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Last Reviewed on June 19, 2019, by eNotes Editorial. Word Count: 267

The Wasps is one of the eleven plays written by Aristophanes. The play ridicules the law courts, which constitute the Athenian institutions, which acted as part of the power base for the Cleon. The play has got various characters including Philocleon, who is the main character in the story. Philocleon...

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The Wasps is one of the eleven plays written by Aristophanes. The play ridicules the law courts, which constitute the Athenian institutions, which acted as part of the power base for the Cleon. The play has got various characters including Philocleon, who is the main character in the story. Philocleon is an elderly man and one of the many Jurors within the courts in Athens. He is regarded as a “monster” who is not suffering from a common addiction such as alcoholism or gambling, but from a rare form of addiction, the law courts. Philocleon has a son by the name Bdelycleon, who tries everything within his reach to ensure that the father does not go back to the Law Courts. The chorus, who are a group of old men and Philocleon’s fellow jurors are not happy with Bdeycleon’s decision. Therefore, they try to rescue him from the two slaves Sosias and Xanthias who are tasked with the duty of ensuring that Philocleon does not leave the house. However, the efforts of his fellow jurors prove futile and Philocleon is not allowed to leave the house. Finally, an agreement is reached between father and son, and Philocleon agrees to carry out his juror’s duty without leaving the house. His first is that of a dog by the name Labes, who is accused of eating a Sicilian cheese that belonged to another dog. The defense witnesses for the case include a pot, a pestle, a cheese-grater, and a pestle. His son, Bdeycleon, convinces him to acquit the dog, an outcome that shocks the old juror.

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Last Updated on May 6, 2015, by eNotes Editorial. Word Count: 593

Philocleon

Philocleon (fih-loh-klee-on), an elderly Athenian citizen and a dicast, one of the six thousand jurors of the Athenian courts. He is completely obsessed with judging and litigation, and to sit in court day after day is the greatest joy he can imagine. He prides himself on his hardness of heart; no appeal from a prisoner can move him, and he always votes for conviction. When his son imprisons him within his own house to prevent his going to court, he attempts to escape by almost every ruse imaginable. He finally allows himself to be persuaded to give up his madness because Bdelycleon convinces him that he is not a pillar of the state, as he had imagined, but a dupe of the Athenian political bosses. He no longer attends court; instead, he sits at home in judgment on his dog, Labes, who has been accused of stealing a Sicilian cheese. At the end of the case, Bdelycleon tricks him into voting for acquittal, for the first time in his life. Later, Philocleon reluctantly allows himself to be dressed in a style becoming to a man of his years and to be taken out into society, where Bdelycleon evidently hopes that he will find interests to replace his extreme fondness for law courts. The old fellow is incorrigible. He staggers home drunk from a banquet after having exhibited there the grossest of manners, carried off the flute girl who entertained the guests, and misused several citizens along the streets. His misbehavior will involve him in several lawsuits, but his previous acrimony has been transformed into the wildest of high spirits.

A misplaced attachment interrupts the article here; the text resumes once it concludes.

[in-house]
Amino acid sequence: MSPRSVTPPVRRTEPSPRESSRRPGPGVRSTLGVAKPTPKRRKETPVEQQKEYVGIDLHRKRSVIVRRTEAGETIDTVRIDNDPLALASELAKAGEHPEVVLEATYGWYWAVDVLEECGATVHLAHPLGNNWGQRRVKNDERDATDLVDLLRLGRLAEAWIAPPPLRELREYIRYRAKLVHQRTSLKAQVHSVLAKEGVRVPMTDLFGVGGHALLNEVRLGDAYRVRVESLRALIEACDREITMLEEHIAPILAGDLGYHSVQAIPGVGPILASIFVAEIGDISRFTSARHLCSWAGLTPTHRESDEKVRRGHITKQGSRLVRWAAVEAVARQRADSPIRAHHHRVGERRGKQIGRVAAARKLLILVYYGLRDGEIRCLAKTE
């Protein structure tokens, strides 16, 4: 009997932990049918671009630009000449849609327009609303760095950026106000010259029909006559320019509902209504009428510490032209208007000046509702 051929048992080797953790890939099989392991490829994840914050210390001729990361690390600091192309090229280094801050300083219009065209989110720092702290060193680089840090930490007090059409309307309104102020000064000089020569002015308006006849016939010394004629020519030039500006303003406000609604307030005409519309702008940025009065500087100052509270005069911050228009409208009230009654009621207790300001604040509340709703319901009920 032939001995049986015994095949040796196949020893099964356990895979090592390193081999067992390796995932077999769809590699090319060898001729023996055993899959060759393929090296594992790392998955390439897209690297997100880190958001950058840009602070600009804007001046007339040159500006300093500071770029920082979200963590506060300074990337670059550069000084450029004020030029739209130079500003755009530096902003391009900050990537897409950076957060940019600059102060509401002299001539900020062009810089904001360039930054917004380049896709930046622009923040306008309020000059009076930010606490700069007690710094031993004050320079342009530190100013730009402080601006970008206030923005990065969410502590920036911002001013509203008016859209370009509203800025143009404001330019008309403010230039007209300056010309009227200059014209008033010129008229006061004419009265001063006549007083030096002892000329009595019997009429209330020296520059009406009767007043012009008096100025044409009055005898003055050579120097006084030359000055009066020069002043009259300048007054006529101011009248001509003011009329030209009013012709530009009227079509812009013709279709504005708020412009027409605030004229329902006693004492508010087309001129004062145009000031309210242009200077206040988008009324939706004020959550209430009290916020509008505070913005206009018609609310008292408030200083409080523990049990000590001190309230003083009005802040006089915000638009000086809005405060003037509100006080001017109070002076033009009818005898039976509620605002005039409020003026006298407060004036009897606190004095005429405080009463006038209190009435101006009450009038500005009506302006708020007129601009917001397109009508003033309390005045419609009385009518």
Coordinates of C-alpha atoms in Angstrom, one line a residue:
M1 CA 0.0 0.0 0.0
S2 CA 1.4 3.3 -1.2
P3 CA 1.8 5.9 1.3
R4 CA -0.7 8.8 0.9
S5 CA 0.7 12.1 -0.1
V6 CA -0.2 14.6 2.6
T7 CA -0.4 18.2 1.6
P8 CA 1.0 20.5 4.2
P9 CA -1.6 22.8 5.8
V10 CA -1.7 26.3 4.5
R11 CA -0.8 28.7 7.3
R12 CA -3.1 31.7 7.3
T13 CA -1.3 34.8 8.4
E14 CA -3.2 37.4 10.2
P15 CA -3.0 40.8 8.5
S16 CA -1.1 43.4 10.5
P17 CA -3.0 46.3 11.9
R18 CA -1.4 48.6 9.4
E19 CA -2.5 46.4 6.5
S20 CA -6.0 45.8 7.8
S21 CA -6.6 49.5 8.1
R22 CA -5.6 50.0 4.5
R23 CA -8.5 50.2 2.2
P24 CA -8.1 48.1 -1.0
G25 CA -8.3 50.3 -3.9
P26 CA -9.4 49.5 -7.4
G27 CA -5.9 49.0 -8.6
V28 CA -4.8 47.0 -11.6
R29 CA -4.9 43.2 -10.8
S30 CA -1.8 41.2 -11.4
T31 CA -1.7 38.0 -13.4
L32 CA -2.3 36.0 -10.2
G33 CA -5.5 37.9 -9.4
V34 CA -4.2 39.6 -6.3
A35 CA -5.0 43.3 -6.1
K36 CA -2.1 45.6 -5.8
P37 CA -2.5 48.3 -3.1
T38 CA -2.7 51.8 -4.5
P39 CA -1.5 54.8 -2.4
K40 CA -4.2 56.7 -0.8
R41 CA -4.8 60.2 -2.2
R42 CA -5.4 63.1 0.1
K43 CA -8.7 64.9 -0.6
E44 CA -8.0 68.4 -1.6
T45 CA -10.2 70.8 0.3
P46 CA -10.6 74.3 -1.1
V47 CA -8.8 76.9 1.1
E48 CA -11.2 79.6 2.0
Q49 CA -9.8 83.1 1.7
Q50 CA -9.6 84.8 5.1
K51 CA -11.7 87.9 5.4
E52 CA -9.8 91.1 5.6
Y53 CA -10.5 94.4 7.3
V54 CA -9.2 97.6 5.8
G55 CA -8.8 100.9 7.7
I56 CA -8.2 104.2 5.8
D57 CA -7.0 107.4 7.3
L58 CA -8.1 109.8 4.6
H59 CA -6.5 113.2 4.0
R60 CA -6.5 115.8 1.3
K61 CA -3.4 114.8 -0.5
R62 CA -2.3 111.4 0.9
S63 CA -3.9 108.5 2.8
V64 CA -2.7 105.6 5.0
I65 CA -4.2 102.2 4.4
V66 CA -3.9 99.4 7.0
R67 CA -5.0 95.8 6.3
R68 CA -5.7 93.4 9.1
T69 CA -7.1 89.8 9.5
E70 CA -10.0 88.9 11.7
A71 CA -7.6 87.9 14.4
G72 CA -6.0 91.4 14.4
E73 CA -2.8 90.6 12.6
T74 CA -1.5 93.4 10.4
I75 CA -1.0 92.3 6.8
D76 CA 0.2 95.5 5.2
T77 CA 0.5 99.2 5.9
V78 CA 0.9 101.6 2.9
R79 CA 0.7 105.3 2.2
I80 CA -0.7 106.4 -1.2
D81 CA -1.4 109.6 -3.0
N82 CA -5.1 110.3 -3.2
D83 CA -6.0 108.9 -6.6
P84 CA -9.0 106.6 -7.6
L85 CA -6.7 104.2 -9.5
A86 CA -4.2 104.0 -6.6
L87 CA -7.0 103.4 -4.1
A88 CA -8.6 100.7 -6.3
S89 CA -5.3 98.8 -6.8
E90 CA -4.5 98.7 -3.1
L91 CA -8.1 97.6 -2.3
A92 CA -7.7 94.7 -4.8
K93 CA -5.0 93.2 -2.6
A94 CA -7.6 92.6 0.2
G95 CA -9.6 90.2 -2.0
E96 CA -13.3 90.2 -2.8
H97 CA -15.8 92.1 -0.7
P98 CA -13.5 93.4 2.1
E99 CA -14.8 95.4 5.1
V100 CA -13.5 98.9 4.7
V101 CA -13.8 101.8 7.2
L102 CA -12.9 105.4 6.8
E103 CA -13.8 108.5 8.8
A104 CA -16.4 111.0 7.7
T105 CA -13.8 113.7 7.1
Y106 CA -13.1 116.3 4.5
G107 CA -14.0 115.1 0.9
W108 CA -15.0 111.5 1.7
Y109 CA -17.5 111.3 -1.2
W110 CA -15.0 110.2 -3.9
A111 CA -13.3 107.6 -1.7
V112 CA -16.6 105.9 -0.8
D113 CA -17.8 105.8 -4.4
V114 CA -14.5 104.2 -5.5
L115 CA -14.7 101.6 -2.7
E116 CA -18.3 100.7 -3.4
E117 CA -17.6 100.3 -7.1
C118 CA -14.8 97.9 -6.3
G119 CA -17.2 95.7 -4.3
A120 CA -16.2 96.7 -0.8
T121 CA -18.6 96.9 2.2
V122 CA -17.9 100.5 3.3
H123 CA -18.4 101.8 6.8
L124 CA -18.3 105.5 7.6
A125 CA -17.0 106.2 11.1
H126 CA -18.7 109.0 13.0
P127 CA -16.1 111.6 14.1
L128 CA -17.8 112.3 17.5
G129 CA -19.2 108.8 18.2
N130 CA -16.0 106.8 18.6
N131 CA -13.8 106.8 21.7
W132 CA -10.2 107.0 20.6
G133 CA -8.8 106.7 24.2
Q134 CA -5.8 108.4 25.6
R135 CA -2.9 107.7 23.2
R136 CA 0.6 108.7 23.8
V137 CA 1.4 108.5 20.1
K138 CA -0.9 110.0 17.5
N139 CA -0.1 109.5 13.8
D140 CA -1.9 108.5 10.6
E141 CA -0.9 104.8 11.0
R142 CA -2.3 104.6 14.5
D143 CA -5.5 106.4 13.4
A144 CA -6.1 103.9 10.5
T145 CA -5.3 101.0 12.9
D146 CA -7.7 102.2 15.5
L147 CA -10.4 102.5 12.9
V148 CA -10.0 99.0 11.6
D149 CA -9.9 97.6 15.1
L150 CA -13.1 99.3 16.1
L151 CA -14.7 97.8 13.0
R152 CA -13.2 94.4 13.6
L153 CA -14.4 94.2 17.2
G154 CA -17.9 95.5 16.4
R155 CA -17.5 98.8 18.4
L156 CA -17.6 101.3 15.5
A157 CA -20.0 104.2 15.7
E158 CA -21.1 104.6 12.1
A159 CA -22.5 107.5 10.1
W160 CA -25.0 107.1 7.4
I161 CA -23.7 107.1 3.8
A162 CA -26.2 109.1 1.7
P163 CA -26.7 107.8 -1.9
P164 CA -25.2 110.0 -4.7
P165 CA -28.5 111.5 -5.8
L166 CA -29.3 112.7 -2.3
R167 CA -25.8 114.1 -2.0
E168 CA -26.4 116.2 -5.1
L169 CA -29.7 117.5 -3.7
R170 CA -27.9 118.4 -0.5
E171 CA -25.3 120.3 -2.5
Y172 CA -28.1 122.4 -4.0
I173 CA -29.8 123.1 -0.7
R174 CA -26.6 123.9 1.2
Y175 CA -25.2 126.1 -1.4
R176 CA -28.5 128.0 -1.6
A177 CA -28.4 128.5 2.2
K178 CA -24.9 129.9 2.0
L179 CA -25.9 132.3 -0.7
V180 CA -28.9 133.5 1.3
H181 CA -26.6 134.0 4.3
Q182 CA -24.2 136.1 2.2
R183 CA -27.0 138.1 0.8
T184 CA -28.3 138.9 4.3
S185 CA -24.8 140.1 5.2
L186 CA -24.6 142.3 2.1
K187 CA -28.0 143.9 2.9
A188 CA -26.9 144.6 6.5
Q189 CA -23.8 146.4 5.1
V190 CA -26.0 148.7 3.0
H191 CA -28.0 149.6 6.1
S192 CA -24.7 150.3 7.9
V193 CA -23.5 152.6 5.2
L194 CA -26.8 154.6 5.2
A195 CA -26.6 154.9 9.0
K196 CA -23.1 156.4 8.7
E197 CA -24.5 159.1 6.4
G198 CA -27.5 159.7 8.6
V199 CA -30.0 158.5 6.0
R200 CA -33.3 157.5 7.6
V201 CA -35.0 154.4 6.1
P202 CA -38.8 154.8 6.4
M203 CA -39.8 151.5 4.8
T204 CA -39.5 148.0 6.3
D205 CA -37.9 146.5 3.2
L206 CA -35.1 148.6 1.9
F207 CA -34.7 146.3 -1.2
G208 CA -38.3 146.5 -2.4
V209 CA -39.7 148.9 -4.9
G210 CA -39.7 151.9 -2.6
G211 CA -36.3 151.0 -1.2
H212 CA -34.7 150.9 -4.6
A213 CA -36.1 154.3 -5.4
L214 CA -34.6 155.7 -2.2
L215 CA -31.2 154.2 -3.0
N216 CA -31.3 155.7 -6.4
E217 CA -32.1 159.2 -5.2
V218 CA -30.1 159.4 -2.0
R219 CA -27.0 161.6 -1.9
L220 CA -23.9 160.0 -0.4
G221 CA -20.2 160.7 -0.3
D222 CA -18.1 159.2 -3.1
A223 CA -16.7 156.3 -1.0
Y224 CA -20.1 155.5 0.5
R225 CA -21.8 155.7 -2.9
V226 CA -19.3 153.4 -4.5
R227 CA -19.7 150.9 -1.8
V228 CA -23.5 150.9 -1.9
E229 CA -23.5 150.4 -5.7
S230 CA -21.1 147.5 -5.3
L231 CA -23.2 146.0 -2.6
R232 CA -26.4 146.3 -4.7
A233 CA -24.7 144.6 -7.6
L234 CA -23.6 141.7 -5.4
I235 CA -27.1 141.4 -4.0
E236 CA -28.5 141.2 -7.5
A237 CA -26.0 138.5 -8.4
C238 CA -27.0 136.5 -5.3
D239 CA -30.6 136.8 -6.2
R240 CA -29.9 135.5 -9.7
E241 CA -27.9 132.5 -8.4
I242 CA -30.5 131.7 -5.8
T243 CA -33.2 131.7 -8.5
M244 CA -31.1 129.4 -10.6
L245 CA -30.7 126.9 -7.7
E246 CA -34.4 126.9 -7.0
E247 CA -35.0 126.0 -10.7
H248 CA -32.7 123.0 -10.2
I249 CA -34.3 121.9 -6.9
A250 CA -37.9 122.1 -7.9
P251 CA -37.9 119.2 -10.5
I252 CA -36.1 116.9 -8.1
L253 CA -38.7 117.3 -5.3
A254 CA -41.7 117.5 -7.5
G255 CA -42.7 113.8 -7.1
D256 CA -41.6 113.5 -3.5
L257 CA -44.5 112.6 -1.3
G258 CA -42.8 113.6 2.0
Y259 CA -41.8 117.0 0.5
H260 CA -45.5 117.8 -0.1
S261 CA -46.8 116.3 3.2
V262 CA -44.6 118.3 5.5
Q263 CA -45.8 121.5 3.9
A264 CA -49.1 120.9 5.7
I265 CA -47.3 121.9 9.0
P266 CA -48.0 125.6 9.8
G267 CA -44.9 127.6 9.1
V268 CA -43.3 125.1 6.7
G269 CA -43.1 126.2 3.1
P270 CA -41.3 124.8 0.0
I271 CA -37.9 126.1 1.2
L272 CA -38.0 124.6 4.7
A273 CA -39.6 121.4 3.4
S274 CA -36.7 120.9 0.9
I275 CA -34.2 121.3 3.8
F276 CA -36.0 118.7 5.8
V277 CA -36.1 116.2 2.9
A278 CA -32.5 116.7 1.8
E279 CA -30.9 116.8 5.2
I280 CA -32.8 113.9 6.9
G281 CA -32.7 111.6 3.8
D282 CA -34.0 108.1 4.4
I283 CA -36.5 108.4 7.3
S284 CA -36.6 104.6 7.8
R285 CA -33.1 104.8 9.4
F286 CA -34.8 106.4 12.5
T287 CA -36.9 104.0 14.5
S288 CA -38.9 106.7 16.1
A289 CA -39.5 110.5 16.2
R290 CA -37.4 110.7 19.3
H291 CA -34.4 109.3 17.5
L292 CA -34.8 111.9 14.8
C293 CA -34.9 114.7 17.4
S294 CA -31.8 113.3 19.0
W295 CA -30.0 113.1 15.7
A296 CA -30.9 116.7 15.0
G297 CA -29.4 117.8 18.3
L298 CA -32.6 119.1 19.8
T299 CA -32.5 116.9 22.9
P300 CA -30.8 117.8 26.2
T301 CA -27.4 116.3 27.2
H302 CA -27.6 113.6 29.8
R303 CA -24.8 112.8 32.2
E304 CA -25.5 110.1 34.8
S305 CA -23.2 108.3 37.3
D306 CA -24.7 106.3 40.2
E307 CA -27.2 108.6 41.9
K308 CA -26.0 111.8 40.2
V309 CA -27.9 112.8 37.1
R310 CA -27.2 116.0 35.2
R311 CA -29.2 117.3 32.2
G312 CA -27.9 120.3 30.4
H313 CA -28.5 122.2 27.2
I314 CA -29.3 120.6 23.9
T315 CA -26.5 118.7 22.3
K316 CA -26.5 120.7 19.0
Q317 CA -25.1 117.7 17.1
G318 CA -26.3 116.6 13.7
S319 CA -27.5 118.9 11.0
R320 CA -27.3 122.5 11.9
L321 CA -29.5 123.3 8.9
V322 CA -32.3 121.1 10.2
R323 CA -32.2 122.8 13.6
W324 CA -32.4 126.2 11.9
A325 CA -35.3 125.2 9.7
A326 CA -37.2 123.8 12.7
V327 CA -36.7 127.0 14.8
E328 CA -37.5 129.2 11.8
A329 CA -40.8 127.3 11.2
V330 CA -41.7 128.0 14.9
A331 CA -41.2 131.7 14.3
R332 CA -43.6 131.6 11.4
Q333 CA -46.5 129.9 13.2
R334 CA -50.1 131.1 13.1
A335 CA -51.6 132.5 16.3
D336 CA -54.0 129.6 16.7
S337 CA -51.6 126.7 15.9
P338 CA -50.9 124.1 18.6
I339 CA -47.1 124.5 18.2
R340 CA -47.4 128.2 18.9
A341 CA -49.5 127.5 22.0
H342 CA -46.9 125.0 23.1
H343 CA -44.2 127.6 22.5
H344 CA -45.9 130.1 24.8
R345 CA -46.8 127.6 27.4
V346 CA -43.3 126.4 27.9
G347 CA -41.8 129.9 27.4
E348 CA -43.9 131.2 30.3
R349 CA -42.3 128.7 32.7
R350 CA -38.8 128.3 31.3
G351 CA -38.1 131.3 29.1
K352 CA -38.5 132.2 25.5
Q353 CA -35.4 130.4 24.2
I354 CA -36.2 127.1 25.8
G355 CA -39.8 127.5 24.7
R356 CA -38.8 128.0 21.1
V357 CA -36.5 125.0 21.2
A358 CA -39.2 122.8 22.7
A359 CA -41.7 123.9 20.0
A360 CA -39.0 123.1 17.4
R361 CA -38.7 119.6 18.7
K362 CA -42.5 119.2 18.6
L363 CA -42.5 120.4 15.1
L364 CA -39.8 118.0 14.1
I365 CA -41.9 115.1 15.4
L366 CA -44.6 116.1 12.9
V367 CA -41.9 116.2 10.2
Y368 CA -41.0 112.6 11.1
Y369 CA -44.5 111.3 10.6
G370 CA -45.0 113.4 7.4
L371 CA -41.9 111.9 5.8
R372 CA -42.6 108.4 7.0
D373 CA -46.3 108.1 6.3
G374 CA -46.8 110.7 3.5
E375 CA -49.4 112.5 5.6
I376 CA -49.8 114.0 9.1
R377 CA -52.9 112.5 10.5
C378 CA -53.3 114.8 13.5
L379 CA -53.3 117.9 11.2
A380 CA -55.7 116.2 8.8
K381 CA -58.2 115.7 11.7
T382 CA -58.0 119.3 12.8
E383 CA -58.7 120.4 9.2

Bdelycleon

Bdelycleon (DEH-lih-klee-on), Philocleon’s son, determined to break his father’s bad habits and to make him over into a model old man. Bdelycleon is evidently a man of substance, and he is clear-sighted enough to know that men like his father are being fooled by a corrupt government, which is using the state revenues for many purposes other than feeding a hungry populace. He is an affectionate son, willing to indulge his father’s foibles even to the point of acting as defense counsel for Labes, the accused dog. He speaks for moderation and common sense, but in the end he is no match for Philocleon’s buffoonery.

Sosias

Sosias (SOH-see-uhs) and

Xanthias

Xanthias (ZAN-thee-uhs), house servants of Philocleon who aid Bdelycleon in keeping their master prisoner and complain vigorously about his vagaries. Sosias speaks for the dog that accuses Labes during his mock trial, and Xanthias acts as the prosecuting counsel.

A baker’s wife

A baker’s wife and

an accuser

an accuser, who are wronged by Philocleon as he reels his way back to his house after the unfortunate banquet. They appear to demand satisfaction for his having ruined the baker’s wife’s wares and thrown rocks at the accuser. When Bdelycleon tries to smooth matters over, his father adds insult to the previous injuries.

A Chorus of wasps

A Chorus of wasps, all old men and Philocleon’s fellow dicasts. Like him, they are bewitched by the power they seem to enjoy as jurors, and they rise before daylight to be first on hand for the opening of the tribunals. Their costumes suggest their temperament and their stings the sharpness of their verdicts. When they discover that their colleague has been shut in his house, they attempt to storm the doors but are driven off by Bdelycleon and the servants. Later, they, like Philocleon, are convinced of the error of their way of life by Bdelycleon.

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